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The Africa Energy Indaba – aimed at paving the way toward a more secure energy ecosystem – took place last week at the Cape Town International Convention Centre (CTICC), amid concerns over unprecedented levels of loadshedding being implemented across South Africa over the coming months.
Mohamed Madhi, Country Director: South Africa at Yellow Door Energy spoke at the IPP & PPA conference, a side event of the Indaba, to address delegates on the opportunities presented by Independent Power Producers (IPPs) and Power Purchase Agreements (PPAs). “A PPA enables companies to embark on an on-site power plant or to receive power from a wheeled off-site power plant with no capital outlay, while immediately benefitting from cheaper power,” explains Madhi.
He says in addition to the important role that PPAs play in facilitating the just transition to renewable energy, there is another solution that can address the more immediate crippling effects of loadshedding. “Businesses across the country are suffering significant financial losses due to the unexpected additional costs they incur when running diesel generators to mitigate business interruptions caused by loadshedding. This is a major concern, particularly with talks of even higher levels of loadshedding becoming a reality in the near future,” he asserts.
“The decade of the battery has arrived,” says Madhi. “In under five years since 2020, battery energy storage (BES) costs would have reduced by over 40%, making this a feasible option.” He explains that BES is a sustainable long-term solution available in the short-term and offers significant cost savings, greater flexibility as well as a smooth transition of power. “BES will typically save businesses around 30% in energy costs compared to running a diesel generator. That’s a significant saving for a lot of companies.”
“The last decade was all about solar, and solar will continue, but the long-term solution is going to be a combination of solar, wind and battery storage, and Yellow Door Energy is among the first to offer it at scale to the private sector,” explains Madhi. He adds that companies can significantly reduce their dependency on the grid by installing solar and combining it with a battery energy storage solution.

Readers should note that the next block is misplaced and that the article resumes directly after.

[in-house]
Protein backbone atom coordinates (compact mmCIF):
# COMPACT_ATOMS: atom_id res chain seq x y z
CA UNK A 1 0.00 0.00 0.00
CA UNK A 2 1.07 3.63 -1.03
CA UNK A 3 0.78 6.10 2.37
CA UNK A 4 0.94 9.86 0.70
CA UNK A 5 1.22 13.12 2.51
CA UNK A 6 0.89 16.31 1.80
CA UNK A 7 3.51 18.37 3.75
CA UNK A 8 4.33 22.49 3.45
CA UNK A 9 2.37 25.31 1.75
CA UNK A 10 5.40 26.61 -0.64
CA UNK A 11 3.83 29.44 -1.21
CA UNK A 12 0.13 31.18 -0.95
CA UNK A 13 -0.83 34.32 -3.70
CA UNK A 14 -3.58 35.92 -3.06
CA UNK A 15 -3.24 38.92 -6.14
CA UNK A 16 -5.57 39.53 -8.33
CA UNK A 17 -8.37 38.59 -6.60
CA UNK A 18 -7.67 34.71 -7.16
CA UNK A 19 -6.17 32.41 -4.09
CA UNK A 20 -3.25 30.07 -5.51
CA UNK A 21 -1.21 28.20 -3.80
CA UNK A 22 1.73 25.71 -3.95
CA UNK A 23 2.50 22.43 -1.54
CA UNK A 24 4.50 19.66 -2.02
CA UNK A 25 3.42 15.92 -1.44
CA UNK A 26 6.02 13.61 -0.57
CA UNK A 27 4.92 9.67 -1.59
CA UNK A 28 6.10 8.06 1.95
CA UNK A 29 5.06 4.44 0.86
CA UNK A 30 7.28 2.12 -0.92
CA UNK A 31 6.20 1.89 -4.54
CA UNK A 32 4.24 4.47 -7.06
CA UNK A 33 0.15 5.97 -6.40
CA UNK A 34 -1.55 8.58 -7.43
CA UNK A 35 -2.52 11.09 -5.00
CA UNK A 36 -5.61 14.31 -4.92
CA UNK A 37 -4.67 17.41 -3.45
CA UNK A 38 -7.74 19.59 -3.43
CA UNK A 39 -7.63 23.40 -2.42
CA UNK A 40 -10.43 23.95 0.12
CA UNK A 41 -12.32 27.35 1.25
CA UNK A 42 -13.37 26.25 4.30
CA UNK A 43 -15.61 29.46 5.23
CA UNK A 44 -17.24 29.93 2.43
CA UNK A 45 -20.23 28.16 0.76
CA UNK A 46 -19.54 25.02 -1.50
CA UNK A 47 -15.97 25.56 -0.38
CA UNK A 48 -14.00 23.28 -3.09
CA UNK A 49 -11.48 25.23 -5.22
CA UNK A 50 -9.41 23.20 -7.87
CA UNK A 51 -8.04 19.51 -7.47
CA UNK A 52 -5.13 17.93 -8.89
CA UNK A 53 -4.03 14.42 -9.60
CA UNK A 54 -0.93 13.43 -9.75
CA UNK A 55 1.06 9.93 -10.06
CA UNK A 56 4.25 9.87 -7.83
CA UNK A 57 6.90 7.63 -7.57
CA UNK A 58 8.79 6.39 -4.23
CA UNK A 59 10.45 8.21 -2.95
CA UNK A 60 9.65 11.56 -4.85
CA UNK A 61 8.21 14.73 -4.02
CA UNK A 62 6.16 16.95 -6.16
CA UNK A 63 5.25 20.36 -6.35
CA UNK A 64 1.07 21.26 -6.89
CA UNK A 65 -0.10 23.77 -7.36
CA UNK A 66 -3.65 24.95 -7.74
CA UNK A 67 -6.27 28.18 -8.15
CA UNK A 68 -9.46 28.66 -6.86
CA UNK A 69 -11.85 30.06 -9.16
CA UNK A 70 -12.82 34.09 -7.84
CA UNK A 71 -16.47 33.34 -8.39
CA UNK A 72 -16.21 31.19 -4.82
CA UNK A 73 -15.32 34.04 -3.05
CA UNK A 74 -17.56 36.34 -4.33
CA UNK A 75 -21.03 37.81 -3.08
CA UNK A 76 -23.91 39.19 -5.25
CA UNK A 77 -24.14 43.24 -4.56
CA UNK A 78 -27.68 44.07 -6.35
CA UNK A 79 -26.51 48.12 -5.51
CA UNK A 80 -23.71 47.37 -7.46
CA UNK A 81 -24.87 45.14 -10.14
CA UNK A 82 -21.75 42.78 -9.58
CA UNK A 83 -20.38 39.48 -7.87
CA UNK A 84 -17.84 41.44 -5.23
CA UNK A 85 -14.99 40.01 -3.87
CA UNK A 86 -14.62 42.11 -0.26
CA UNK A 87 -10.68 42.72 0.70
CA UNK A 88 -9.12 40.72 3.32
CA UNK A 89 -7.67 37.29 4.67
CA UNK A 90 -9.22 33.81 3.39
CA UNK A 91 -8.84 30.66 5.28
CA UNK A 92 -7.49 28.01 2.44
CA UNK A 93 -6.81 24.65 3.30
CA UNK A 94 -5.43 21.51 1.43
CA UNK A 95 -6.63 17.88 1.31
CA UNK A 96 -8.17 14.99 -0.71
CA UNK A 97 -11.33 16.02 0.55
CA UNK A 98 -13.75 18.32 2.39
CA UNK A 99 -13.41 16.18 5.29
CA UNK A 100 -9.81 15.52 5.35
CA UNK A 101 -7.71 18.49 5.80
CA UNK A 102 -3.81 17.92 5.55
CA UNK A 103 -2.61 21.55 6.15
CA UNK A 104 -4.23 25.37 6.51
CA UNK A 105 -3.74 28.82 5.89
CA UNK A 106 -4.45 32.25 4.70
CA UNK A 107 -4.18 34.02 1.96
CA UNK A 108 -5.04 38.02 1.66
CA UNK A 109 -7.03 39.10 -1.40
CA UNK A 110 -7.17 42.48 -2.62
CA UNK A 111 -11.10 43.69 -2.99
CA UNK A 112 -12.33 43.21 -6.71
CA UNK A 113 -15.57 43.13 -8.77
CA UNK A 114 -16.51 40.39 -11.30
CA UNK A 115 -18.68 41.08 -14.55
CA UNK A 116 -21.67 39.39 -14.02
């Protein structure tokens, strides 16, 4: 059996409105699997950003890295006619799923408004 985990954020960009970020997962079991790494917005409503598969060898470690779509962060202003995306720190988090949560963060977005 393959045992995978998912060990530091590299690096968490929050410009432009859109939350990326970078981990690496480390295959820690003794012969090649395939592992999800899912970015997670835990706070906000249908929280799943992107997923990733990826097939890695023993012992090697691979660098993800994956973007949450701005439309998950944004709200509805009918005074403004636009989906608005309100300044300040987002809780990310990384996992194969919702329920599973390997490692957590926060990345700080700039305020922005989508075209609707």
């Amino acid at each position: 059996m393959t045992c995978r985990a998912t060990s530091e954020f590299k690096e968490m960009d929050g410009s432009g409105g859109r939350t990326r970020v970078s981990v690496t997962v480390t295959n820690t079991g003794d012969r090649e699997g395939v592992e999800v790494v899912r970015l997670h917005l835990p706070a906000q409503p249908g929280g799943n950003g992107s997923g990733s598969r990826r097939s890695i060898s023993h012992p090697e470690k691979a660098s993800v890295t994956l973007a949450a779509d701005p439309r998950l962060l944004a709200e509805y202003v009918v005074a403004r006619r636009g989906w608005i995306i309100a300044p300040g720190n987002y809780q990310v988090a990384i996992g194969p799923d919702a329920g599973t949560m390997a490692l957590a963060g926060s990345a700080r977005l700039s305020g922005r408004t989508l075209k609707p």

Yellow Door Energy is the leading sustainable energy partner, serving businesses in the commercial and industrial sectors in the Middle East, Africa and South Asia. The company’s solar and energy efficiency solutions enable businesses to reduce energy costs, improve power reliability and lower carbon emissions.
A new market entrant, Yellow Door Energy is already in the process of developing sites to wheel power across South Africa and is actively pursuing acquisition opportunities for new sites. The developer is currently in negotiations to sign agreements with several very large off-takers who will be the first to receive power from the sites they are developing.
Madhi says that Yellow Door Energy is aiming to be one of the first developers to provide in excess of 1 gigawatt of power onto the grid over the medium-term. “Because of our ecosystem of global suppliers, we are in a unique position to deploy a solution in a shorter timeframe than almost anybody else. And with plans to deploy over USD1 billion, we are fully funded and ready to execute sustainable energy solutions over the next five years,” he notes.
“Right now, we are focused on driving battery energy storage adoption to help alleviate the exorbitant energy costs associated with loadshedding,” concludes Madhi.